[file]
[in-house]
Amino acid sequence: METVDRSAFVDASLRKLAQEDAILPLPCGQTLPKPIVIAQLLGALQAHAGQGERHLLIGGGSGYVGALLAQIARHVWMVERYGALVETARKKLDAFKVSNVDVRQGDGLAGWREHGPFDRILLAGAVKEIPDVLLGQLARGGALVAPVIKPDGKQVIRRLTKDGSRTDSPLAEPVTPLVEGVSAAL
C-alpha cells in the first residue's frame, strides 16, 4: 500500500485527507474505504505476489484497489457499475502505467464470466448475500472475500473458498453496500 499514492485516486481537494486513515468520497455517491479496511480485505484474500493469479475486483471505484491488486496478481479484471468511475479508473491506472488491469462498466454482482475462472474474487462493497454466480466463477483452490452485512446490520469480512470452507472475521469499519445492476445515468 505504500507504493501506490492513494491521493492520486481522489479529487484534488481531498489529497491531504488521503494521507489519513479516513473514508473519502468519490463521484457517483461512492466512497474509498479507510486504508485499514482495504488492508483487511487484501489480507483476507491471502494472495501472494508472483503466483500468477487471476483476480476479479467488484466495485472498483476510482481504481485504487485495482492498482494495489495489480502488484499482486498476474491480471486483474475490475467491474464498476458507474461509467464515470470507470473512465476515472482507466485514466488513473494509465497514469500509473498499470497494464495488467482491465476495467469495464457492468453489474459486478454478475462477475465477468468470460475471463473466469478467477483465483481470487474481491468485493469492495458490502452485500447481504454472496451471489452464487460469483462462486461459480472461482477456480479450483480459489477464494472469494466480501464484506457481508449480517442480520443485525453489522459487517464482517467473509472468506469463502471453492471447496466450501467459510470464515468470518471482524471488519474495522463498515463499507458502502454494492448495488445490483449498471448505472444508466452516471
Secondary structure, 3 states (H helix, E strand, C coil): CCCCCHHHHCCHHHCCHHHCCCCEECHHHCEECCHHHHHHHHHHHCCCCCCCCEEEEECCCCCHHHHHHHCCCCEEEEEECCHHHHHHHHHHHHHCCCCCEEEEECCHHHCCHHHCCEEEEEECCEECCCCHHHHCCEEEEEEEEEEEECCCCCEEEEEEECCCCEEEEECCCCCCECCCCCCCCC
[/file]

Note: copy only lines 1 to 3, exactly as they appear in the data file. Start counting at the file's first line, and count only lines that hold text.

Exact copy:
[in-house]
Amino acid sequence: METVDRSAFVDASLRKLAQEDAILPLPCGQTLPKPIVIAQLLGALQAHAGQGERHLLIGGGSGYVGALLAQIARHVWMVERYGALVETARKKLDAFKVSNVDVRQGDGLAGWREHGPFDRILLAGAVKEIPDVLLGQLARGGALVAPVIKPDGKQVIRRLTKDGSRTDSPLAEPVTPLVEGVSAAL
C-alpha cells in the first residue's frame, strides 16, 4: 500500500485527507474505504505476489484497489457499475502505467464470466448475500472475500473458498453496500 499514492485516486481537494486513515468520497455517491479496511480485505484474500493469479475486483471505484491488486496478481479484471468511475479508473491506472488491469462498466454482482475462472474474487462493497454466480466463477483452490452485512446490520469480512470452507472475521469499519445492476445515468 505504500507504493501506490492513494491521493492520486481522489479529487484534488481531498489529497491531504488521503494521507489519513479516513473514508473519502468519490463521484457517483461512492466512497474509498479507510486504508485499514482495504488492508483487511487484501489480507483476507491471502494472495501472494508472483503466483500468477487471476483476480476479479467488484466495485472498483476510482481504481485504487485495482492498482494495489495489480502488484499482486498476474491480471486483474475490475467491474464498476458507474461509467464515470470507470473512465476515472482507466485514466488513473494509465497514469500509473498499470497494464495488467482491465476495467469495464457492468453489474459486478454478475462477475465477468468470460475471463473466469478467477483465483481470487474481491468485493469492495458490502452485500447481504454472496451471489452464487460469483462462486461459480472461482477456480479450483480459489477464494472469494466480501464484506457481508449480517442480520443485525453489522459487517464482517467473509472468506469463502471453492471447496466450501467459510470464515468470518471482524471488519474495522463498515463499507458502502454494492448495488445490483449498471448505472444508466452516471